How are conservation restrictions enforced?

A conservation restriction is “a right, either in perpetuity or for a specified number of years…executed by or on behalf of the owner of land or in any order of taking, appropriate to retaining land or water areas predominantly in their natural, scenic or open condition or in agricultural, farming or forest use.” G.L. c. 184, § 31. Conservation restrictions come with many benefits to a landowner, including advantageous tax benefits, but the catch is, of course, that, in most instances the landowner is “restricted” from developing the protected land.

So, what happens when a building is suddenly erected in a protected area, or a stand of old growth trees is cut down without notice? Generally, conservation restrictions are enforced by one of two ways: an injunction or monetary damages. Most violations of conservation restrictions take the form of an improper building or structure on the area the restriction protects. Accordingly, an injunctive remedy ordering removal follows. For example, a court may order the removal of a building or structure, as was the case in Weston Forest and Trail Ass’n v. Fishman, 66 Mass. App. Ct. 654, 661-662 (2006), or a swimming pool, as in Goldmuntz v. Town of Chilmark, 38 Mass. App. Ct. 696, 698-699 (1995), that has been built over the conservation restriction.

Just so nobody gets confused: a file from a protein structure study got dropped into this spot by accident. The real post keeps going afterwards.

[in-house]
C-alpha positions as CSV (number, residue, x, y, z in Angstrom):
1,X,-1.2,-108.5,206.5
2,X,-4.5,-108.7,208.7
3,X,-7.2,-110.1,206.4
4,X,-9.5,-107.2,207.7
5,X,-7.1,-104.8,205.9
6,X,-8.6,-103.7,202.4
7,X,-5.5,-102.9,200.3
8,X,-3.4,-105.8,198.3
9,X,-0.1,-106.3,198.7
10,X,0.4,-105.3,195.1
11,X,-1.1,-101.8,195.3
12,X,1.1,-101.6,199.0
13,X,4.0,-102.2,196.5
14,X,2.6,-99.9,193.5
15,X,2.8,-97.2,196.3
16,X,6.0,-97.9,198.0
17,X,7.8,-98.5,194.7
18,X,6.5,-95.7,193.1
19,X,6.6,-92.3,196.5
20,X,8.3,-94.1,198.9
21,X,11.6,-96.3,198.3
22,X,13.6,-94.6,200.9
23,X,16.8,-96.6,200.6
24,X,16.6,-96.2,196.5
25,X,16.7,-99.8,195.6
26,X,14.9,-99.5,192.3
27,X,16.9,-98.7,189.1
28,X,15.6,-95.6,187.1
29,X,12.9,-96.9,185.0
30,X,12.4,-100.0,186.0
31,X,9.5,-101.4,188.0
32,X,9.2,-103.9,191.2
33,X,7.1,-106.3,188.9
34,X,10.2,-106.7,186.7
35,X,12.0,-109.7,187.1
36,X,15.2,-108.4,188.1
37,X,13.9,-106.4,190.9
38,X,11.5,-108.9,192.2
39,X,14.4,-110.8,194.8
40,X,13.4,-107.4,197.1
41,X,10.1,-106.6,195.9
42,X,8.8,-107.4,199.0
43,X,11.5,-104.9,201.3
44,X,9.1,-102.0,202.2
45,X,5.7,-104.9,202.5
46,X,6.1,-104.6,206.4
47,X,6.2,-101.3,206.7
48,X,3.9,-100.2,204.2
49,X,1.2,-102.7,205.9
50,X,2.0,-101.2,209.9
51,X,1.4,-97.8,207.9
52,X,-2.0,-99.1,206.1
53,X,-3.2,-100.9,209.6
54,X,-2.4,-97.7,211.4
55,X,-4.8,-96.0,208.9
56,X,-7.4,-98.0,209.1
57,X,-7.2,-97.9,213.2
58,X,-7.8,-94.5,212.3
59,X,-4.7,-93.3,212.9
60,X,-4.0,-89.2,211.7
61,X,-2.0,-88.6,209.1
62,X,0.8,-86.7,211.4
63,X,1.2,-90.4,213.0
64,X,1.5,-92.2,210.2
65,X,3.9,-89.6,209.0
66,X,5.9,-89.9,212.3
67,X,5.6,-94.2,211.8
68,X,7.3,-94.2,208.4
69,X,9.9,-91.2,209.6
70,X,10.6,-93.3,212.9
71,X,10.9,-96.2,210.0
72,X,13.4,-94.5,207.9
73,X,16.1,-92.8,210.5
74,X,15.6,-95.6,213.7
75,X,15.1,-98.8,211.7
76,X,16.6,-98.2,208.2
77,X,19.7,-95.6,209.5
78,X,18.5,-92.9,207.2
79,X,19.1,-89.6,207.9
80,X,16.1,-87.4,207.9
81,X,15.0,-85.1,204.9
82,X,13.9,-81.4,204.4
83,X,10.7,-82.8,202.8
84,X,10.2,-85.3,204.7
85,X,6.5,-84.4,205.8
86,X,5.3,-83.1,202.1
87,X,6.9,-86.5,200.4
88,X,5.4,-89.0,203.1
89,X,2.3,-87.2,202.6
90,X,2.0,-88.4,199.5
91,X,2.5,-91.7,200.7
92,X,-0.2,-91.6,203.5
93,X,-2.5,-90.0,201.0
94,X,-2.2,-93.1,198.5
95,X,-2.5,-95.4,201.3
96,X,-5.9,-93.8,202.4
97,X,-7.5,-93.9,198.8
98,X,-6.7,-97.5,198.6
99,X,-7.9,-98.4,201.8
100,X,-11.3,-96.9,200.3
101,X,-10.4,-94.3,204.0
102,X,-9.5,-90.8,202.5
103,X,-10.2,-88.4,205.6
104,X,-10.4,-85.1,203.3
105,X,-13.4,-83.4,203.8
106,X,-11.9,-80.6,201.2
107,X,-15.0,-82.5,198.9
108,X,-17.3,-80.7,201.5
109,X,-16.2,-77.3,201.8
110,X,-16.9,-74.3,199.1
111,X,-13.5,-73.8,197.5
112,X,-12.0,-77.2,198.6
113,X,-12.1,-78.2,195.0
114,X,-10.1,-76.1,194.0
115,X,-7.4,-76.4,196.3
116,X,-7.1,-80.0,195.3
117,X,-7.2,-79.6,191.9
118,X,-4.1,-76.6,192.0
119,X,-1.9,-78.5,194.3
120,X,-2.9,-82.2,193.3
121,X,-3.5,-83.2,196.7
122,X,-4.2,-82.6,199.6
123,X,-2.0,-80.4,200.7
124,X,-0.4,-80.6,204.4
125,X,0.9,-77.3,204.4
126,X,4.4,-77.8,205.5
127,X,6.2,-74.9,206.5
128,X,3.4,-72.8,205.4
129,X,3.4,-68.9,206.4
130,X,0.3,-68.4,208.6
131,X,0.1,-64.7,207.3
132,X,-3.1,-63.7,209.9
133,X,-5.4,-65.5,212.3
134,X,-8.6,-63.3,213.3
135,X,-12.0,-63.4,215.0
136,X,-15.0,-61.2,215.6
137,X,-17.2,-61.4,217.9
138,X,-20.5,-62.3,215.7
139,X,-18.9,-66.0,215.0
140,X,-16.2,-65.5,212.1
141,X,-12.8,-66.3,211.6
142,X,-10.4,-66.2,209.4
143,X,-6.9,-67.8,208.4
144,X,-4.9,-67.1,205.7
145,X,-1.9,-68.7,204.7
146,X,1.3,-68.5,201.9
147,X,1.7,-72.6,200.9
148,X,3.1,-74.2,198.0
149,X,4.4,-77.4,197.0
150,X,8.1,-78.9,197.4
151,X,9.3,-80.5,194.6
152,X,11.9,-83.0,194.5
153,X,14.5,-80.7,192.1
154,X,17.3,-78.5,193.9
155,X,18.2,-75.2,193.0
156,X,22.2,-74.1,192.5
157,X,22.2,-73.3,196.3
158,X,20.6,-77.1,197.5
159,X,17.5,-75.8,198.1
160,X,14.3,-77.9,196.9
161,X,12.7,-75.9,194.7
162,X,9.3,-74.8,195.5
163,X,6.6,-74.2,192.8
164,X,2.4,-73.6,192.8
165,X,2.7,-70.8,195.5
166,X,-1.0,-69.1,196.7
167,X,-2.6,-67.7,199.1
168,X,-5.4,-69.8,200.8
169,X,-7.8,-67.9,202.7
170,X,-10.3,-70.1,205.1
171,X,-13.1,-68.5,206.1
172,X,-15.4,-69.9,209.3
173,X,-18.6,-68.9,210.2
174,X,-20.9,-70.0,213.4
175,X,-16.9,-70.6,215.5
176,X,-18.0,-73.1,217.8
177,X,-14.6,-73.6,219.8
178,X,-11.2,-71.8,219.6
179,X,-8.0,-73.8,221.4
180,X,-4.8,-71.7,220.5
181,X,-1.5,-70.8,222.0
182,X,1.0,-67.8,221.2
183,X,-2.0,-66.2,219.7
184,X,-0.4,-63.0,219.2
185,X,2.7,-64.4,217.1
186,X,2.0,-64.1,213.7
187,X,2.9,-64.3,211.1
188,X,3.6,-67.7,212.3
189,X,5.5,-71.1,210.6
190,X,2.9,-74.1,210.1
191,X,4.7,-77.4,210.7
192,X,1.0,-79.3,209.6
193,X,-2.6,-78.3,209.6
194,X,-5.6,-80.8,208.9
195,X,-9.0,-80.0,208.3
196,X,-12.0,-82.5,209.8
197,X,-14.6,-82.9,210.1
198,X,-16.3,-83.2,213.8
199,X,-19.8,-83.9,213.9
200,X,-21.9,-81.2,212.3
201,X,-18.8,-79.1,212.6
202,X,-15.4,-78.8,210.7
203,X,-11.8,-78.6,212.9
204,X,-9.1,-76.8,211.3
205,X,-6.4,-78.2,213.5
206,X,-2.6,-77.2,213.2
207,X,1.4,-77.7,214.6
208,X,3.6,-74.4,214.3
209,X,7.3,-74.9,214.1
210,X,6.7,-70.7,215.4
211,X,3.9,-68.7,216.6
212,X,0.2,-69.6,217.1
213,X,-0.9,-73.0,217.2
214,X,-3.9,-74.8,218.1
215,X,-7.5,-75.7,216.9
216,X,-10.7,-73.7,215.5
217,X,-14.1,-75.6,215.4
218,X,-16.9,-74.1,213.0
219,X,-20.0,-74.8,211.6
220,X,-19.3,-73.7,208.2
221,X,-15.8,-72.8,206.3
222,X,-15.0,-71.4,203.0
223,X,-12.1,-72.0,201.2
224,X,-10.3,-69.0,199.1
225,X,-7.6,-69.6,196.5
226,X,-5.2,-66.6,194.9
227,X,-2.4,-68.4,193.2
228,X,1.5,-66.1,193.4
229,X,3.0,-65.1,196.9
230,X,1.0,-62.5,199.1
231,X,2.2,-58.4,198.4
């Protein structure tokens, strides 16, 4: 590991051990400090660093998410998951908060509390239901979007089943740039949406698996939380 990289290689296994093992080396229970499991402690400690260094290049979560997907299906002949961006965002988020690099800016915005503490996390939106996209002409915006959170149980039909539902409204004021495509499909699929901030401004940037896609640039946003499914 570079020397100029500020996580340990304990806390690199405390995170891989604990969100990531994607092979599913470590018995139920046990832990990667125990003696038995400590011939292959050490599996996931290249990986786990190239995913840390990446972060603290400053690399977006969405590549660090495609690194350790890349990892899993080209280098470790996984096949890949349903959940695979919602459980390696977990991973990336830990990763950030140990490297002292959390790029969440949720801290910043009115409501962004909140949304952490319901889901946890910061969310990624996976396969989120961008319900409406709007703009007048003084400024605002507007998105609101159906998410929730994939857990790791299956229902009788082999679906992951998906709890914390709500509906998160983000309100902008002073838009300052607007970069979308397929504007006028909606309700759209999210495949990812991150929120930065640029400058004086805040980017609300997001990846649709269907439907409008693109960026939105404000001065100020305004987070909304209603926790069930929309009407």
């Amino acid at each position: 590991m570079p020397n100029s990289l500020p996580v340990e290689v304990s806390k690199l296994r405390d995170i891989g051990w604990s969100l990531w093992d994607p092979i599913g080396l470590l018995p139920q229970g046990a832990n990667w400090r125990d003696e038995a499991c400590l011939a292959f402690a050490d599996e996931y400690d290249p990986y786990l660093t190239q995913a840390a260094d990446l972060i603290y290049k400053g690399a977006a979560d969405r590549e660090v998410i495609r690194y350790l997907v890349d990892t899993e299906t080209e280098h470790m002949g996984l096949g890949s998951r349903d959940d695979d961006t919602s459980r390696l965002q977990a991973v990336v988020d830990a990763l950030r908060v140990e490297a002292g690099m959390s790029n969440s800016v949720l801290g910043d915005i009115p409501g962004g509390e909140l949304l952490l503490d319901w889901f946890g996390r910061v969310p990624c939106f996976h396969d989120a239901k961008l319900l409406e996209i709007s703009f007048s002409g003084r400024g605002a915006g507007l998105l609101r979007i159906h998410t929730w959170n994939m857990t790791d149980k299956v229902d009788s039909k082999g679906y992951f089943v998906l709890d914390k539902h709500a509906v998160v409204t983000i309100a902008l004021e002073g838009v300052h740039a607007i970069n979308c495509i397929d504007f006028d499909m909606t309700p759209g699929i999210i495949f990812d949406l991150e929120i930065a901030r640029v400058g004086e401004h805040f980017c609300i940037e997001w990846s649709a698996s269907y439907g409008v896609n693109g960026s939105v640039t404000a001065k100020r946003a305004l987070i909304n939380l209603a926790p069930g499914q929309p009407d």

More unusually, but not unheard of, monetary damages can be sought by the holder of a conservation restriction. Wellesley Conservation Council, Inc. v. Pereira, 98 Mass. App. Ct. 194, 201 (2020). Monetary damages may be appropriate when the damage is an irreplicable loss or restoration is technically infeasible or unreasonable expensive. In Wellesley v. Pereira, the land trust sought monetary damages to compensate for the difference between the removed, old growth trees and the newer, smaller trees that were included in the restoration plan. The Appeals Court recognized that, even though new trees were being planted to replace the old trees, the new, much younger, trees would not and could not replace the full value of the old trees that had been removed.


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